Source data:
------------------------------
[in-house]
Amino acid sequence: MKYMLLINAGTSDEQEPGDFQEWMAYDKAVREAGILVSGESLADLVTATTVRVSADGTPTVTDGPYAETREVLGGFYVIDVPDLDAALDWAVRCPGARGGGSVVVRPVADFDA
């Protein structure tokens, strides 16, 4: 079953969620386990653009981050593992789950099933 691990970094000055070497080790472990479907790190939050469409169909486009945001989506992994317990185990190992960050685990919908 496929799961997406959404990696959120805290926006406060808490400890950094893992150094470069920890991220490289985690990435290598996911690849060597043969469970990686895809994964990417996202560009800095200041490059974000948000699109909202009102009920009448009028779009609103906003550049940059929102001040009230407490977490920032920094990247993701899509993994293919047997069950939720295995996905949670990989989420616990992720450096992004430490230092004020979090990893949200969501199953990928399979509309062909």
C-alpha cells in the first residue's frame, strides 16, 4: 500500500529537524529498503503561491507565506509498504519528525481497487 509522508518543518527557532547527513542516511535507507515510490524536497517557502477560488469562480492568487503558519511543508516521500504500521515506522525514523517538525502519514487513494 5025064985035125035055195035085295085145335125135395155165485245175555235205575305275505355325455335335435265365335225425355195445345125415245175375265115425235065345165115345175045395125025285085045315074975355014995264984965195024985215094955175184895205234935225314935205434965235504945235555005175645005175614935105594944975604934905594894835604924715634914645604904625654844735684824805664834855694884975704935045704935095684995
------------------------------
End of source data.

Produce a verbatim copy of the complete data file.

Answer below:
[in-house]
Amino acid sequence: MKYMLLINAGTSDEQEPGDFQEWMAYDKAVREAGILVSGESLADLVTATTVRVSADGTPTVTDGPYAETREVLGGFYVIDVPDLDAALDWAVRCPGARGGGSVVVRPVADFDA
């Protein structure tokens, strides 16, 4: 079953969620386990653009981050593992789950099933 691990970094000055070497080790472990479907790190939050469409169909486009945001989506992994317990185990190992960050685990919908 496929799961997406959404990696959120805290926006406060808490400890950094893992150094470069920890991220490289985690990435290598996911690849060597043969469970990686895809994964990417996202560009800095200041490059974000948000699109909202009102009920009448009028779009609103906003550049940059929102001040009230407490977490920032920094990247993701899509993994293919047997069950939720295995996905949670990989989420616990992720450096992004430490230092004020979090990893949200969501199953990928399979509309062909």
C-alpha cells in the first residue's frame, strides 16, 4: 500500500529537524529498503503561491507565506509498504519528525481497487 509522508518543518527557532547527513542516511535507507515510490524536497517557502477560488469562480492568487503558519511543508516521500504500521515506522525514523517538525502519514487513494 5025064985035125035055195035085295085145335125135395155165485245175555235205575305275505355325455335335435265365335225425355195445345125415245175375265115425235065345165115345175045395125025285085045315074975355014995264984965195024985215094955175184895205234935225314935205434965235504945235555005175645005175614935105594944975604934905594894835604924715634914645604904625654844735684824805664834855694884975704935045704935095684995